blood of Zacharias, son of Barachias, whom ye slew between the temple and the altar. For then shall be great tribulation, such as was not since the beginning of the world to this time, no, nor ever shall be. And except these days should be shortened, there should no flesh be saved. For these be the days of vengeance, that all things which are written may be fulfilled," Matth. xxiii. 35. and xxiv. 21, 22. Luke xxi. 22. Yes, the days referred to, were indeed the days of vengeance, and the things which God had long predicted, were fulfilled, and the above quoted predictions of Jeremiah, were surely of the number. But that we may see more particularly what Jeremiah made Gehenna or tophet an emblem of, it is necessary to point this out by going over the above predictions.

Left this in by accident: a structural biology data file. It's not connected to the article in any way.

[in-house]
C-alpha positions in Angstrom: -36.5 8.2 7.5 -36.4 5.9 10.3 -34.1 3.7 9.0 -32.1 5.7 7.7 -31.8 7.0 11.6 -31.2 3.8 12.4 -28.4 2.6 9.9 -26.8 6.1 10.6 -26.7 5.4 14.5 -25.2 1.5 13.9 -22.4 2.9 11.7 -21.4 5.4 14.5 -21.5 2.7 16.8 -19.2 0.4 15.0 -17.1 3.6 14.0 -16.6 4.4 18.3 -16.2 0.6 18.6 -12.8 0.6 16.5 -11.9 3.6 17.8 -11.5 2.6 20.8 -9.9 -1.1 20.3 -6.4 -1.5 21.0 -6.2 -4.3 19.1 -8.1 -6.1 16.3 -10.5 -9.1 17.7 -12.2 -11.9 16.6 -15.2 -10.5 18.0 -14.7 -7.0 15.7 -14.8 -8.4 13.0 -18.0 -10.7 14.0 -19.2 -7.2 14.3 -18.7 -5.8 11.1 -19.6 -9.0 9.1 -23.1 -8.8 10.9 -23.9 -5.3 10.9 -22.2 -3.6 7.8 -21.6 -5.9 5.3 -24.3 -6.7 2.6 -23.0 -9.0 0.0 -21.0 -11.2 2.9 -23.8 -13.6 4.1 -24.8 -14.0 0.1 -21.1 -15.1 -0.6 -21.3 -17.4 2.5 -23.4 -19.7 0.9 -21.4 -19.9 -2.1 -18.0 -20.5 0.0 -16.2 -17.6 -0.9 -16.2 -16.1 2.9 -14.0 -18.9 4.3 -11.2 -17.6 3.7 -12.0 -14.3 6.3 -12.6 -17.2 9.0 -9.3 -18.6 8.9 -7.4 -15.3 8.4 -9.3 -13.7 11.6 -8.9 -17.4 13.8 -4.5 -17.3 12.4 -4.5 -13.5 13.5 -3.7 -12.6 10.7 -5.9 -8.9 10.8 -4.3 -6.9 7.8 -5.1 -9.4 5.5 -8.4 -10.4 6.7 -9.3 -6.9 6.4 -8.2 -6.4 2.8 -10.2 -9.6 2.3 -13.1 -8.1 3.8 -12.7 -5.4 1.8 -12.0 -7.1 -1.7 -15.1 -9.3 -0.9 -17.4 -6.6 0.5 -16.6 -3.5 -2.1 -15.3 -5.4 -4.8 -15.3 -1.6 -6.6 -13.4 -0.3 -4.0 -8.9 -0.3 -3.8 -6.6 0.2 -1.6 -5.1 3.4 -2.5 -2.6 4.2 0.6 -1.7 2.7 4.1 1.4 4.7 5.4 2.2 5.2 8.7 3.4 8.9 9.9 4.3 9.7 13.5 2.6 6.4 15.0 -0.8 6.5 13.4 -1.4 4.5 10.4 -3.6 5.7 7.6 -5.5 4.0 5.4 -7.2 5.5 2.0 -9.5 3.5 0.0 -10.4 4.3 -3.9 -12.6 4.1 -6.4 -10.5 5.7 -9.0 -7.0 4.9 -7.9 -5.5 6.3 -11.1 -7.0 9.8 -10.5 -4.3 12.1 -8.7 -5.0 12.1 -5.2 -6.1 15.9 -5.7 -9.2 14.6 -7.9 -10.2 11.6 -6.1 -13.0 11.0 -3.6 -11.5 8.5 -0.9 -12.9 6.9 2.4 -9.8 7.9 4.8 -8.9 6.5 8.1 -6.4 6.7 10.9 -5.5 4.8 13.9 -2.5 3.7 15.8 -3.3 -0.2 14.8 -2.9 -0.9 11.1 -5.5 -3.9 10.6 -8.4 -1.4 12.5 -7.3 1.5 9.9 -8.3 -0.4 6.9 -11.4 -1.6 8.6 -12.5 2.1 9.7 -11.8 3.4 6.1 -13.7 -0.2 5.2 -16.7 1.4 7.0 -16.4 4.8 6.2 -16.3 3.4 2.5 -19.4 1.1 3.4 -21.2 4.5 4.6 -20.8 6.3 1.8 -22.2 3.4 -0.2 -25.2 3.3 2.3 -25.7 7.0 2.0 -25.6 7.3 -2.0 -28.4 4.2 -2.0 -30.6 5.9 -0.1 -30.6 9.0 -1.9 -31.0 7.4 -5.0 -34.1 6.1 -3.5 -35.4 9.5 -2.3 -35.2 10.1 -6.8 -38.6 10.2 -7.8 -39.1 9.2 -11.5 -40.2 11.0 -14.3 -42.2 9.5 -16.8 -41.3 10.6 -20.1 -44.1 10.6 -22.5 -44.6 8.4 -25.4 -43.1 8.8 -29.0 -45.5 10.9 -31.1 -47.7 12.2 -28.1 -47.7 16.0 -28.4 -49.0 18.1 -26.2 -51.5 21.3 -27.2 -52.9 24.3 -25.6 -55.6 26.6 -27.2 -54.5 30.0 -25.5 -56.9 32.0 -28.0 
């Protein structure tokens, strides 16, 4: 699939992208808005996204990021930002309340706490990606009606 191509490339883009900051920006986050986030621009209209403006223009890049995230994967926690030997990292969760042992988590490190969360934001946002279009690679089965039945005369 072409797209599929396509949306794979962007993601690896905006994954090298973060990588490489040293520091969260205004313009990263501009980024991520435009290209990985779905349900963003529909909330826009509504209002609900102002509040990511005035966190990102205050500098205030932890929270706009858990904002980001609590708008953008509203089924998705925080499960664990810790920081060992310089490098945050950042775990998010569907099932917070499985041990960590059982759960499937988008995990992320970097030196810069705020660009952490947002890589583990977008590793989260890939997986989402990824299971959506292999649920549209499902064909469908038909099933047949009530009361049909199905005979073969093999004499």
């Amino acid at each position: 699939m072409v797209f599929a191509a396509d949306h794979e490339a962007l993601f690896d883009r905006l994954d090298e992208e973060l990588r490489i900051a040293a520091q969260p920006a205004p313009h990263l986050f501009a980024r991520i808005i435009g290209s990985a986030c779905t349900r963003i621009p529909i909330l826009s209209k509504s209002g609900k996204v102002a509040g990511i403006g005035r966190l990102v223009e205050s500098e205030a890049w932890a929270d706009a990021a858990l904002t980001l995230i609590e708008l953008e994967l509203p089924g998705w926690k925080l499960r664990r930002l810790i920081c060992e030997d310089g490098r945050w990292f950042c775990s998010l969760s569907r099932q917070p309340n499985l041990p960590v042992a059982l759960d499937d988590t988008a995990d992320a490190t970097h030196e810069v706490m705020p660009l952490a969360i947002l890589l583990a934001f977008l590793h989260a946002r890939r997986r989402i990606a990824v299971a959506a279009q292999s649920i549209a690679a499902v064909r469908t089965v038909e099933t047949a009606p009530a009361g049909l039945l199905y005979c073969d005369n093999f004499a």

1st, Then, the prophet predicts, that the valley of Hinnom should be to the Jews the valley of slaughter, and that they should bury in tophet till there should be no place to bury. The verses which predict this, are Jer. vii. 32. and xix. 6, 11. That this referred to the time of the destruction of Jerusalem by the Roman armies, there can be no doubt. In proof of its exact fulfilment, I quote the following from M'Knight on Matth. chap. xxiv. He says:-"besides, in the progress of the siege, the number of the dead, and the stench arising from their unburied carcases, must have infected the air, and occasioned pestilence. For Josephus tells us that there were no less than six hundred thousand dead bodies carried out of the city, and suffered to lie unburied." It should be recollected, that we have seen that the valley of Hinnom was in the immediate vicinity of Jerusalem.We see then this part of Jeremiah's prediction literally and minutely fulfilled.